BRASILIA (Reuters) - Brazil's President Michel Temer launched an infrastructure concessions program on Tuesday that he said should raise 45 billion reais ($14.43 billion) in investment in building and operating roads, port terminals, railways and power transmission lines.
Temer said the program was key to restoring an attractive business environment as Brazil struggles to emerge from its worst-ever recession.
"There will be 45 billion reais in new investment in the energy, transport and sanitation sectors which will lead to the creation of 200,000 new direct and indirect jobs," Temer said.
Inaugurating a meeting of the Programme for Partnerships and Investments (PPI), which will oversee the tendering of the concessions, Temer said 55 projects would be launched with private-sector partners.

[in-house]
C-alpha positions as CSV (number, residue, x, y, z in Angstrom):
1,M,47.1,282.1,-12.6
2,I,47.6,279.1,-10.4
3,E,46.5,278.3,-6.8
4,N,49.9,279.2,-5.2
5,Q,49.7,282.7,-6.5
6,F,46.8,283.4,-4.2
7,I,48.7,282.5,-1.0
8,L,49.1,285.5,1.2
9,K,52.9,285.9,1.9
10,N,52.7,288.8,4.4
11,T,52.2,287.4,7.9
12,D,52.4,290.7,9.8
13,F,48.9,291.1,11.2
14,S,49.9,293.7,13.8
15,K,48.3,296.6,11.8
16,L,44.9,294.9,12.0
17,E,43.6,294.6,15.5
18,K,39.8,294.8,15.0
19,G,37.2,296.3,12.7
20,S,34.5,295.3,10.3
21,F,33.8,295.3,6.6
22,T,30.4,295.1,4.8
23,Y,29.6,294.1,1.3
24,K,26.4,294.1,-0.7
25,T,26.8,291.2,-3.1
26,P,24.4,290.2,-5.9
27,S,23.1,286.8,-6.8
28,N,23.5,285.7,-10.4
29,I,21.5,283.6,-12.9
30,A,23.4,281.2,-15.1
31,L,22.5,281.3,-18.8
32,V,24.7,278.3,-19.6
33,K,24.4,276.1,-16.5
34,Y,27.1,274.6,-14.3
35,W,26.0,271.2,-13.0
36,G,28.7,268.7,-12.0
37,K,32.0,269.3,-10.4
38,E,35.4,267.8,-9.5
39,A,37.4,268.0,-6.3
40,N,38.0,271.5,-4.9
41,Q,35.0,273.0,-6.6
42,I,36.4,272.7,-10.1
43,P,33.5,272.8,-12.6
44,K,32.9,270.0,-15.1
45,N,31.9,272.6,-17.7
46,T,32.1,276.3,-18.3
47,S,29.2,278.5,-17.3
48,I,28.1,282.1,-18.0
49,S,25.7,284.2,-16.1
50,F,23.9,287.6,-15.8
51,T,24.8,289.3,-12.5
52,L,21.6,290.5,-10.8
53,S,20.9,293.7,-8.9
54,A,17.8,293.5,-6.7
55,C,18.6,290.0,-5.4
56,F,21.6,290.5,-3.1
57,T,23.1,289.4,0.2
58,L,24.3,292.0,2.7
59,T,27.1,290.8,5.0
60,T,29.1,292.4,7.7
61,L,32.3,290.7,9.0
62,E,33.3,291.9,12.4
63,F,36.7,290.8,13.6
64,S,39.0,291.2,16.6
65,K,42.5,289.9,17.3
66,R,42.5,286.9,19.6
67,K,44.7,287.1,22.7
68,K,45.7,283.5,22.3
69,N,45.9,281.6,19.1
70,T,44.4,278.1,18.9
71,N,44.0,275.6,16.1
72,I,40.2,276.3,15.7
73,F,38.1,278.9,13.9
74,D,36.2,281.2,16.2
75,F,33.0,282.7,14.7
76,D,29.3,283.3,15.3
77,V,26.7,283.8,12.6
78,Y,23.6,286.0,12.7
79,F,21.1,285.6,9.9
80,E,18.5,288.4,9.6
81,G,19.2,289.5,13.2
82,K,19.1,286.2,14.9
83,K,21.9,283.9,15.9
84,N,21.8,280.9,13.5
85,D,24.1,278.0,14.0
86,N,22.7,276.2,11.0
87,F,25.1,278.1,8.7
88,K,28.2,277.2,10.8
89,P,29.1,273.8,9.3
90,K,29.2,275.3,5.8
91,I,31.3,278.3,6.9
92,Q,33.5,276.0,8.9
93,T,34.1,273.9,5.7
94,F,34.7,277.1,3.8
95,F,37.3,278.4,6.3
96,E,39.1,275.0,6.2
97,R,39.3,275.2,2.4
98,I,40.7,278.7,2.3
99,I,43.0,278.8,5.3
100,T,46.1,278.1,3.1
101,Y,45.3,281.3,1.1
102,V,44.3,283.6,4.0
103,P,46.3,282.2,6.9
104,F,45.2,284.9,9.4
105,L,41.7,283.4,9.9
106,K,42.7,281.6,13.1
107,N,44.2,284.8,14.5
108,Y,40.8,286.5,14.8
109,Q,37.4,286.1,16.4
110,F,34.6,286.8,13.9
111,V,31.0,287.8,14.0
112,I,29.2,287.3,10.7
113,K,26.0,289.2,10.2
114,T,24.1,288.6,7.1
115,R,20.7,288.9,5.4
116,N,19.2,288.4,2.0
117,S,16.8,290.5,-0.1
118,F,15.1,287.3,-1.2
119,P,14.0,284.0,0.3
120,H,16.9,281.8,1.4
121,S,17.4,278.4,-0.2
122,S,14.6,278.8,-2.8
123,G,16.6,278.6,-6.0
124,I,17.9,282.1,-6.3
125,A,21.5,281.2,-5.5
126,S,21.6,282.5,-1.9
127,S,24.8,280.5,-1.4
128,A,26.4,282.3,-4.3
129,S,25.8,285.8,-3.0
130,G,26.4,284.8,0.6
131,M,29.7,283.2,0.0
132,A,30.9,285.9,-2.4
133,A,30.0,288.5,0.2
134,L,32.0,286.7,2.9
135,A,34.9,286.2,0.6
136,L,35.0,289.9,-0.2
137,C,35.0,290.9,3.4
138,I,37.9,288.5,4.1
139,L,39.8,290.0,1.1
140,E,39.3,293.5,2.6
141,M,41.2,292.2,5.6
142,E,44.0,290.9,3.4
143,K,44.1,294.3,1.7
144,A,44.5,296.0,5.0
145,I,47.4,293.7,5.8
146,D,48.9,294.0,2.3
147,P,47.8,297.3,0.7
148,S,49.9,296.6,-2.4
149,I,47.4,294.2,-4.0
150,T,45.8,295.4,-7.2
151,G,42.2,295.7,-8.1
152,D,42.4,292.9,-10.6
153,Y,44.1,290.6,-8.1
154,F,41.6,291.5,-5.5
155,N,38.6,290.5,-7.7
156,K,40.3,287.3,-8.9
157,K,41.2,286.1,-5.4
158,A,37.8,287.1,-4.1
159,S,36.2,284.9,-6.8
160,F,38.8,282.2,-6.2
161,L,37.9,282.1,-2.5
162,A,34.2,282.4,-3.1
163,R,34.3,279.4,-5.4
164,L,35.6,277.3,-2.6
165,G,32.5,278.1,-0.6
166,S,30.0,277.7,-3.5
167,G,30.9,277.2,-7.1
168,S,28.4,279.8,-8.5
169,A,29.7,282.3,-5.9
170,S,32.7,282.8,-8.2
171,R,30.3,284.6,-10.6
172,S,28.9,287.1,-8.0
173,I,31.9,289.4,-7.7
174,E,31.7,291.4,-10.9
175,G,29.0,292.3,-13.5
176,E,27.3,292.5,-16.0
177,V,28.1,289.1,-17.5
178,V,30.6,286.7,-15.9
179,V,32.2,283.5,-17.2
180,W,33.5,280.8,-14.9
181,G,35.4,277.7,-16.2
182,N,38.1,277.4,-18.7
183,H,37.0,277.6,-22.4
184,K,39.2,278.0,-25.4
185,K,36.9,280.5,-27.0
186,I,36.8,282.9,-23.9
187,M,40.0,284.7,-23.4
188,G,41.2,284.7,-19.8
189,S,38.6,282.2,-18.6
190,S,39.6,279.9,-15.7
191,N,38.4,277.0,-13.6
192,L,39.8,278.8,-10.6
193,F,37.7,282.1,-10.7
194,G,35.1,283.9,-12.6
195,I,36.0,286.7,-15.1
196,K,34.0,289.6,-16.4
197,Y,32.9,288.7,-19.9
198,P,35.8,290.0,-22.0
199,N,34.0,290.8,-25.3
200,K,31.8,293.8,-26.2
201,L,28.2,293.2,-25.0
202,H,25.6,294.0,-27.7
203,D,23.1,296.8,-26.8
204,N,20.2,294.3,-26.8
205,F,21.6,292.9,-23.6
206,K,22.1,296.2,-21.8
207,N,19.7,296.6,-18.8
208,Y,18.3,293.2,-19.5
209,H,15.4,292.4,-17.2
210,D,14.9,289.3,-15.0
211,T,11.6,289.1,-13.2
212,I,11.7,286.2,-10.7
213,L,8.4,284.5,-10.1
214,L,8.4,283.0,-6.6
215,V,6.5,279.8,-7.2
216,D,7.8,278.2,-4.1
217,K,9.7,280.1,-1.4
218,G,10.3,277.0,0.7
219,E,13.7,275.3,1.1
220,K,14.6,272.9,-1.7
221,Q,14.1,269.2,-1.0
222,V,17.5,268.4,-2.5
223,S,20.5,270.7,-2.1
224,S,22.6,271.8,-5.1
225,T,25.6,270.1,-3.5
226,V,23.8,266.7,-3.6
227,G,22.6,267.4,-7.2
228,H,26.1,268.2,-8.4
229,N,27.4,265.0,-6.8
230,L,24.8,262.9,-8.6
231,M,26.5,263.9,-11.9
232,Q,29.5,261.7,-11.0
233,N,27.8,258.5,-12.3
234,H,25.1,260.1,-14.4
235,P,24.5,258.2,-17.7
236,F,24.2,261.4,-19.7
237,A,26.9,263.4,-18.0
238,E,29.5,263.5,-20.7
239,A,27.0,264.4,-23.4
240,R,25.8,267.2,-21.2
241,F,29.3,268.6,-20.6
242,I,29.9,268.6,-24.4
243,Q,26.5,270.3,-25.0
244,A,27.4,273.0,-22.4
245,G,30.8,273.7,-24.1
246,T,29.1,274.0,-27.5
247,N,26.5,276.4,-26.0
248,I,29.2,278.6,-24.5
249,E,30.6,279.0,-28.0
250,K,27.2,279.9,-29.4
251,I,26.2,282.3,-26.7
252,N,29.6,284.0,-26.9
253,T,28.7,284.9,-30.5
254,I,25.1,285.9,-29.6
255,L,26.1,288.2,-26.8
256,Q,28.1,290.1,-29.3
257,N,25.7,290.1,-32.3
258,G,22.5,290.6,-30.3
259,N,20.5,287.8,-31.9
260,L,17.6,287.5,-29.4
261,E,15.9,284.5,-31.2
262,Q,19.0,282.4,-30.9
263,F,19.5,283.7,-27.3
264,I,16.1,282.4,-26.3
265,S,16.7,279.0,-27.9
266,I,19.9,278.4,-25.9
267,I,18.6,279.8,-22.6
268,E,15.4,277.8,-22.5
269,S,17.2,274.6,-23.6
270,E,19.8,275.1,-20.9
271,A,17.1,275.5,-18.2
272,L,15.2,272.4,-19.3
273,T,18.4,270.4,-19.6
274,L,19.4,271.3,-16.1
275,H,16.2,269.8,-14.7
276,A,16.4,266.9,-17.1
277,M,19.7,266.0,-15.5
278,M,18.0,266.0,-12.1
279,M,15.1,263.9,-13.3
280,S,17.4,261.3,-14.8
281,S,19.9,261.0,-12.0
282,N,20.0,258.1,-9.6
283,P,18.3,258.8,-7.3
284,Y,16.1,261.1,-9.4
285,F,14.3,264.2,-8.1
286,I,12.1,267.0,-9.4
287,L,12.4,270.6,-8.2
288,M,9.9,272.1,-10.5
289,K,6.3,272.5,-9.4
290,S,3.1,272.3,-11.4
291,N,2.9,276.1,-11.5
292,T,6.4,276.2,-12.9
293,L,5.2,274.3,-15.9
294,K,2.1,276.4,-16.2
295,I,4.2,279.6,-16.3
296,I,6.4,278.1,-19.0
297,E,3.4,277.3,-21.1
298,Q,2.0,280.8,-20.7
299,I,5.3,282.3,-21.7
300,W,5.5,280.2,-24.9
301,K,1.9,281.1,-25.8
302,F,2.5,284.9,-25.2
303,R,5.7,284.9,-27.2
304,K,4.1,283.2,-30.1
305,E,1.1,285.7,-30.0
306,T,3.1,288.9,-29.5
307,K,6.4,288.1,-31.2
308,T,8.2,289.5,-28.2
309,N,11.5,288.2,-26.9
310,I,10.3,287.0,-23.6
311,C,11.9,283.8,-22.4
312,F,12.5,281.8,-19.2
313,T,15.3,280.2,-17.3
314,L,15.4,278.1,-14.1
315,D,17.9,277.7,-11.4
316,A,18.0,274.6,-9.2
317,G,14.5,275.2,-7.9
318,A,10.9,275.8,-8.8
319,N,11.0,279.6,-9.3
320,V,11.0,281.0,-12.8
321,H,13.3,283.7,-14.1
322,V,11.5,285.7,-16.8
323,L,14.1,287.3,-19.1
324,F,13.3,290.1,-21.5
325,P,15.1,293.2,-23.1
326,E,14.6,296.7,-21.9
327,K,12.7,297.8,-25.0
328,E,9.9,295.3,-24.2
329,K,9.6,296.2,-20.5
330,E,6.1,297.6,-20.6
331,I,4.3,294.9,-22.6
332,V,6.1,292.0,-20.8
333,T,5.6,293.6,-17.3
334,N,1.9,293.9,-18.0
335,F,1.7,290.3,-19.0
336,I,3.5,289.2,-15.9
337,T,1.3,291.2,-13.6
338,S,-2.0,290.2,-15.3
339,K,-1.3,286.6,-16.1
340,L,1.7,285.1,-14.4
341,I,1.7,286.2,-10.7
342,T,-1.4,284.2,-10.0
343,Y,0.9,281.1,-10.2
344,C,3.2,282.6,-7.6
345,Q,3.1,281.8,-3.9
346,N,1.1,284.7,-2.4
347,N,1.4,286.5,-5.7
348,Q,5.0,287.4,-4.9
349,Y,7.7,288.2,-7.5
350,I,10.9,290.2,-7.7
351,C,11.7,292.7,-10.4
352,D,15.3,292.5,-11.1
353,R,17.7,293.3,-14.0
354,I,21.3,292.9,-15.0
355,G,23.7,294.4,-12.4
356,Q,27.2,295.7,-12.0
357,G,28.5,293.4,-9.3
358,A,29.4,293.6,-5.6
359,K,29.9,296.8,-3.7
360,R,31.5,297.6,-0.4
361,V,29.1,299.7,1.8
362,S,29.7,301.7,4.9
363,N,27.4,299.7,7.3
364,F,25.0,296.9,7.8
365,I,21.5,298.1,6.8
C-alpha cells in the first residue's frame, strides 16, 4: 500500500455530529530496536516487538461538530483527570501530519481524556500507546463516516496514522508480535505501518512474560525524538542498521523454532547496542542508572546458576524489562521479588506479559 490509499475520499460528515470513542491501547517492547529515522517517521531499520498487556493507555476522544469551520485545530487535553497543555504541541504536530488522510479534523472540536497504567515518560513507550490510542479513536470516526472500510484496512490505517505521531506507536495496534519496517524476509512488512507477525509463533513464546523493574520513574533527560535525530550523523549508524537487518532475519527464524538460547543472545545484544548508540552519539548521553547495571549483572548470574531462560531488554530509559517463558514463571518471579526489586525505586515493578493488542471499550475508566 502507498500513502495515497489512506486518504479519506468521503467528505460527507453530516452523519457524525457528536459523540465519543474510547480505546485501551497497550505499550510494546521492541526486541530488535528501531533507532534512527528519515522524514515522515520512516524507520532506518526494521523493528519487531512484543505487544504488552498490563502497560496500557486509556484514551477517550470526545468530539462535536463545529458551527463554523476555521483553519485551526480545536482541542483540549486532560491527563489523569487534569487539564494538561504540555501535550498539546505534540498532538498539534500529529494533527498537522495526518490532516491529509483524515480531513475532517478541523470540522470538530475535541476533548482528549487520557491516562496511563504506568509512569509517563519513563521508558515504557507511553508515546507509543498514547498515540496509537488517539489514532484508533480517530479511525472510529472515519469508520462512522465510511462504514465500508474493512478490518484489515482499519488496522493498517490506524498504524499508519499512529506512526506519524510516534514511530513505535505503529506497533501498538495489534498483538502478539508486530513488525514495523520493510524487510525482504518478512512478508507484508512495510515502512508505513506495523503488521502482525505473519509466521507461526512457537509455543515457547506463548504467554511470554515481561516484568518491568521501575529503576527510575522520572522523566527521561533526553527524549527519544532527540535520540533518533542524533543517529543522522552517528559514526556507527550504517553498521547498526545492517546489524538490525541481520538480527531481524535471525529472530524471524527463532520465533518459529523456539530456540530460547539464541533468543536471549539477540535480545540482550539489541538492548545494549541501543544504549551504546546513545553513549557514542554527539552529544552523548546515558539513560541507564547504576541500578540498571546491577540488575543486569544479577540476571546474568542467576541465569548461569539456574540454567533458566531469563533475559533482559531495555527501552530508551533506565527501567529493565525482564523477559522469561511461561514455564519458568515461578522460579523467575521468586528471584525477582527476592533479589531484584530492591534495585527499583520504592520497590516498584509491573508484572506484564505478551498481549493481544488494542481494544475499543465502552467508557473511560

"We are leaving behind a deep recession and entering in a phase of prosperity where private investment will be decisive," said the president, who has said his top priority is curbing unemployment running above 12 percent.
Data on Tuesday showed a surprise acceleration in Brazil's deep economic downturn in the final quarter of 2016, stepping up pressure on President Michel Temer and the central bank to do more to promote growth.
The economy showed a steeper-than-expected decline of 0.9 percent in the fourth quarter, following a 0.7 percent drop in the previous three months.
Wellington Moreira Franco, the minister coordinating the PPI, said the federal government would propose 35 concessions in energy transmission.
The government said in a statement it would also launch the early renovation of five railway concessions in return for commitments on investment.
The government said it would launch concessions for new areas in the ports of Santana, Itaqui and Paranagua and extend contracts in Santos, Vila do Conde and Niteroi.
With its budget squeezed by the deep recession, Temer's government is betting that an increase in private investment can help revive the economy despite political turbulence caused by a sweeping anti-corruption investigation.
(Reporting by Anthony Boadle and Leonardo Goy; Editing by Daniel Flynn and James Dalgleish)